TESOL is an acronym for Teachers of English to Speakers of Other Languages and is used to describe the teaching of English as a second language (ESL) or foreign language (EFL). The Dallas Theological Seminary TESOL Certificate prepares students for teaching ESL in the United States and EFL overseas. The TESOL Certificate can be used for teaching English in educational and business settings, but it does not qualify students to teach in the U.S. public school system.
The TESOL Certificate at Dallas Theological Seminary provides a course of study for:
- Christian workers who desire a short program of graduate studies to equip them for teaching English to speakers of other languages
- Missionary candidates who anticipate serving in countries where TESOL skills can provide a platform for entry, access and ministry
- Dallas Theological Seminary students and spouses who anticipate using TESOL skills as a platform for intercultural ministry in the United States
- To equip students academically and professionally for teaching English as a second language outside the U.S. public school system.
- To enable students to evidence an increasing likeness to Christ as manifested in fulfilling God’s commands to “love thy neighbor as thyself” and to “go into all the world and preach the good news.”
- To enable students to evidence an interest and involvement in English instruction as a platform for intercultural ministry.
- To enable students to instruct people from different cultures and appreciate and love them regardless of differences.
- To equip students with training that facilitates access to peoples and regions that are closed to the Gospel but open to the English language.
The TESOL Certificate is open to all students enrolled at Dallas Theological Seminary, including non-degree and CGS students.
- WM605 General Linguistics – 3 hours
- WM610 Introduction to TESOL – 3 hours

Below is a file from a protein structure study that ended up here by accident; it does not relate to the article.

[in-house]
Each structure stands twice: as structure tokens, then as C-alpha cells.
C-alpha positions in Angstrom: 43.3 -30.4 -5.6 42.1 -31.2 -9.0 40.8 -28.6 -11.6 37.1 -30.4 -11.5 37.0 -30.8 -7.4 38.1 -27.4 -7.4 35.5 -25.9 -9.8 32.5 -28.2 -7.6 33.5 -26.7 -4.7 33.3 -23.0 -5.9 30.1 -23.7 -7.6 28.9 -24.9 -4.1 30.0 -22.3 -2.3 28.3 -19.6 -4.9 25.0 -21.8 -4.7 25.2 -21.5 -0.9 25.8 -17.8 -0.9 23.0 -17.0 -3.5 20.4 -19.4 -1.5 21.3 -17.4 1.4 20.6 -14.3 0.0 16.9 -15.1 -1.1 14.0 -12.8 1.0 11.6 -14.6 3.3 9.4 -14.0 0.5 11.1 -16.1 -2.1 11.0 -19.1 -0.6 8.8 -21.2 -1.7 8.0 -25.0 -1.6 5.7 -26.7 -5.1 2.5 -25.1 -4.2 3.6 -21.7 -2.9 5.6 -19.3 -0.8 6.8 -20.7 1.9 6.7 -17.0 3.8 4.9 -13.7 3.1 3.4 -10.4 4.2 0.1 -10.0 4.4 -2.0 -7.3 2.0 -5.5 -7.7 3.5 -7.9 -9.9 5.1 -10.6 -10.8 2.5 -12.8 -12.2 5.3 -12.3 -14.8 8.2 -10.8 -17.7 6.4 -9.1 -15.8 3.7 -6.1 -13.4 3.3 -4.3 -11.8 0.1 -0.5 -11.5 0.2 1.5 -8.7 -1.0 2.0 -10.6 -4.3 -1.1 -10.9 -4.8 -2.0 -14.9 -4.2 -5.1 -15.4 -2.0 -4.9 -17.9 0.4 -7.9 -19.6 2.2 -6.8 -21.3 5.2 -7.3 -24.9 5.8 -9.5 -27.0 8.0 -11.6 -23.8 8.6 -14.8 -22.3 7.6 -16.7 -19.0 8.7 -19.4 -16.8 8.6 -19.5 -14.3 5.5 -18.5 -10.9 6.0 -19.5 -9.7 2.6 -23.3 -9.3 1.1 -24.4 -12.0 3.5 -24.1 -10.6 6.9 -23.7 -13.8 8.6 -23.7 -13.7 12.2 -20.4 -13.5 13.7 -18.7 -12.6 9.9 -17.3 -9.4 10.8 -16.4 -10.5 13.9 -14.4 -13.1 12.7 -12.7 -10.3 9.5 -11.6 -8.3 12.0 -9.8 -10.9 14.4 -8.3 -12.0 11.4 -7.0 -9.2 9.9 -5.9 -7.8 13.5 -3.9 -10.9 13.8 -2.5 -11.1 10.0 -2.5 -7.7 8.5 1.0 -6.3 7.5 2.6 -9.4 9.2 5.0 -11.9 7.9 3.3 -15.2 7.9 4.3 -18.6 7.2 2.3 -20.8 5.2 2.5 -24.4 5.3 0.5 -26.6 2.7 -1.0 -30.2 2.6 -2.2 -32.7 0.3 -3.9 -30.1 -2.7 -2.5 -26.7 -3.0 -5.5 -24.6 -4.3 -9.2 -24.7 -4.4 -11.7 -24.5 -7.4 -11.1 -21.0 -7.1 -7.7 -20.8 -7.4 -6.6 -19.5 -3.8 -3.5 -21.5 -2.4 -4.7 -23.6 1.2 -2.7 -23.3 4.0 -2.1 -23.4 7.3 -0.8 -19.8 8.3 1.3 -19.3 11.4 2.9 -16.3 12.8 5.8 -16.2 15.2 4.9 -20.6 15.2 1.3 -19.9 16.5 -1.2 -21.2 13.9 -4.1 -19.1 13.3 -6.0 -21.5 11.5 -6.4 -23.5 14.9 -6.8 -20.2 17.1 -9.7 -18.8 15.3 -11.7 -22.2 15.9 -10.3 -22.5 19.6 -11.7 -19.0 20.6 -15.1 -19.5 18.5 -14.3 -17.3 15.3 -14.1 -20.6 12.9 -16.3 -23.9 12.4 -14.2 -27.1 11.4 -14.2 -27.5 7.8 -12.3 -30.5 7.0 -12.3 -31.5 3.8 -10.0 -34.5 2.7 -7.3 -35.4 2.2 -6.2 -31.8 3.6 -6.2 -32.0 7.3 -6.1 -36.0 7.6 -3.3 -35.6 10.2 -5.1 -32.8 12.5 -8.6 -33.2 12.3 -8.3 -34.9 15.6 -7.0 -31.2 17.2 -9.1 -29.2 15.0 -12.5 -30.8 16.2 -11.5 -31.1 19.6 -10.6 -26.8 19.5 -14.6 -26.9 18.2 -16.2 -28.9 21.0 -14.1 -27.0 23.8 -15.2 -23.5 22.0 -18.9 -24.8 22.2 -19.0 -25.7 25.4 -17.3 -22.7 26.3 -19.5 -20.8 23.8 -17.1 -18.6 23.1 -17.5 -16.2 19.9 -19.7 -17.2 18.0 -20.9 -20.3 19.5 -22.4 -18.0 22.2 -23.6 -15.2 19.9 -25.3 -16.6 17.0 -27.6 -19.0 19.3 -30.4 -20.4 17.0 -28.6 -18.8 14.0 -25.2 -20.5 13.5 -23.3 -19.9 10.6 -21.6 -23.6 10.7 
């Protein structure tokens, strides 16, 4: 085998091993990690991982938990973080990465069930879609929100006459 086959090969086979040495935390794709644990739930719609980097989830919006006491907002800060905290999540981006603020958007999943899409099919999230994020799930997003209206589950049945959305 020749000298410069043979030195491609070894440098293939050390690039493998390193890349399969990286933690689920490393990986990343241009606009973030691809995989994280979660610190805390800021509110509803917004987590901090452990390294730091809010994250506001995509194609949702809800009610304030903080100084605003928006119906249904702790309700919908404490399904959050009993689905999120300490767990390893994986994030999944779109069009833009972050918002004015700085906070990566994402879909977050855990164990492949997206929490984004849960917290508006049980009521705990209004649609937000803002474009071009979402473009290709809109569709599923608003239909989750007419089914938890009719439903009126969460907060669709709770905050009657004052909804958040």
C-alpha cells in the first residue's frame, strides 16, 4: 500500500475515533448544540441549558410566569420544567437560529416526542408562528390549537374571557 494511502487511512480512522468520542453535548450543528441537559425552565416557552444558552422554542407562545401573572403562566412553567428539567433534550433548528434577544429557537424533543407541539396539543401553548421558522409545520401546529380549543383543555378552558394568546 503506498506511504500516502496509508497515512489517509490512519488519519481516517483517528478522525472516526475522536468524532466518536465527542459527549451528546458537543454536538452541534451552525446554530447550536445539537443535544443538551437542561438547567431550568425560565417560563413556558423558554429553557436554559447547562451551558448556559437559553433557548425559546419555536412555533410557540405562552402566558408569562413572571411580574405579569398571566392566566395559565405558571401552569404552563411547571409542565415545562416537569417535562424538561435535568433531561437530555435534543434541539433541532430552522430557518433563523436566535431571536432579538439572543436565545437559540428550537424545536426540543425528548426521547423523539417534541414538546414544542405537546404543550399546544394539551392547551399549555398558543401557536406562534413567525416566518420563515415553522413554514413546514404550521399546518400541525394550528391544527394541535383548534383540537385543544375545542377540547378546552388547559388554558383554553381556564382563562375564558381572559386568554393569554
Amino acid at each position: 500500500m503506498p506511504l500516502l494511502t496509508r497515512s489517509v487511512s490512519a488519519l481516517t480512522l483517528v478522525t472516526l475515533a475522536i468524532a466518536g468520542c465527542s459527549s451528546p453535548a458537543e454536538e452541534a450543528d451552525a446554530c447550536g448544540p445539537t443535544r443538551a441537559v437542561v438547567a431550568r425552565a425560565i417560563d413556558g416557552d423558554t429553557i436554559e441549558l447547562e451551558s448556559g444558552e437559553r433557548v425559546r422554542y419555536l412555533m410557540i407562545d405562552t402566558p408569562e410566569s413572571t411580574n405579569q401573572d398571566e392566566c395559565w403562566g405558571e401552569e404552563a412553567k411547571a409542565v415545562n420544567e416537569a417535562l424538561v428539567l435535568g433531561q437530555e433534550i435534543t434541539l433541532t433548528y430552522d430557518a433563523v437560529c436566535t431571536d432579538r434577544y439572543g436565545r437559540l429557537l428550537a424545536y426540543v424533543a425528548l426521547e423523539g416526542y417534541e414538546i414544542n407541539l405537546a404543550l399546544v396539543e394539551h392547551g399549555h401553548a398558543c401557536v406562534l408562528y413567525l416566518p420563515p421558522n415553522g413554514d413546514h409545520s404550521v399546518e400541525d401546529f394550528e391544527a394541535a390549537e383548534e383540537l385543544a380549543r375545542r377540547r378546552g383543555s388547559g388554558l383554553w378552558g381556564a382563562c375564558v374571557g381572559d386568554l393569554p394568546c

- WM615 Methodology and Practice of TESOL – 3 hours
- INT205 TESOL Ministry Formation Internship – 1 hour
- WM210 Intercultural Communication – 3 hours
- Recommended but not required: WM205 Cultural Dynamics in Ministry – 3 hours; or WM325 Ministry in Multicultural America – 2 hours
Some TESOL courses may count toward other degree program requirements. For example, WM210 is required for the MACM and ThM Intercultural Ministry emphasis. For more information, consult the Registrar’s Office or Department of World Missions and Intercultural Studies.
Students must have earned a grade of C (2.0 on a 4.0 scale) or better for a course to be considered for transfer. Transferability of credits earned at Dallas Theological Seminary and transferred to another institution is at the discretion of the receiving institution. Consult the Registrar’s Office for information on eligibility for transfer credit.
Dallas Theological Seminary TESOL courses currently are taught by Inna Chats, Adjunct Professor in World Missions and Intercultural Studies, TESOL Coordinator.
Job opportunities include teaching ESL in the United States at private schools, language schools, community colleges, and intensive English programs associated with universities. Overseas opportunities include teaching EFL at schools, universities, non-governmental agencies, and businesses that need to train local employees.
The United States is home to international students, business people, refugees and immigrants who are eager to learn English. ESL classes are offered to these groups and others in churches, schools, colleges, social service agencies and civic centers around the country. Most universities have intensive programs that help international students improve their English proficiency in order to be accepted to undergraduate and graduate programs.
ESL is also in great demand overseas. Knowing and speaking English is seen as critical to success in international business, education and politics. English learners value the instruction that certified English teachers can provide, especially if those teachers are native English speakers. With a TESOL Certificate, English-speaking professionals in specialty fields (e.g. science, technology, medicine) also have a unique opportunity to teach technical English.
The real reward of teaching ESL is the role it can play in fulfilling God’s commands to “love thy neighbor as thyself” and “go into all the world and preach the good news.” Through ESL, you can interact with people from different cultures and learn to appreciate and love them regardless of differences. English-teaching opportunities are available locally and globally, and TESOL certification can give you access to countries that are closed to the gospel but open to the English language.
No. Typically, your ESL students will speak a variety of languages. It would be a rare ESL teacher who could speak all these languages even partially. Although it is helpful to speak the languages of your students, it is not necessary.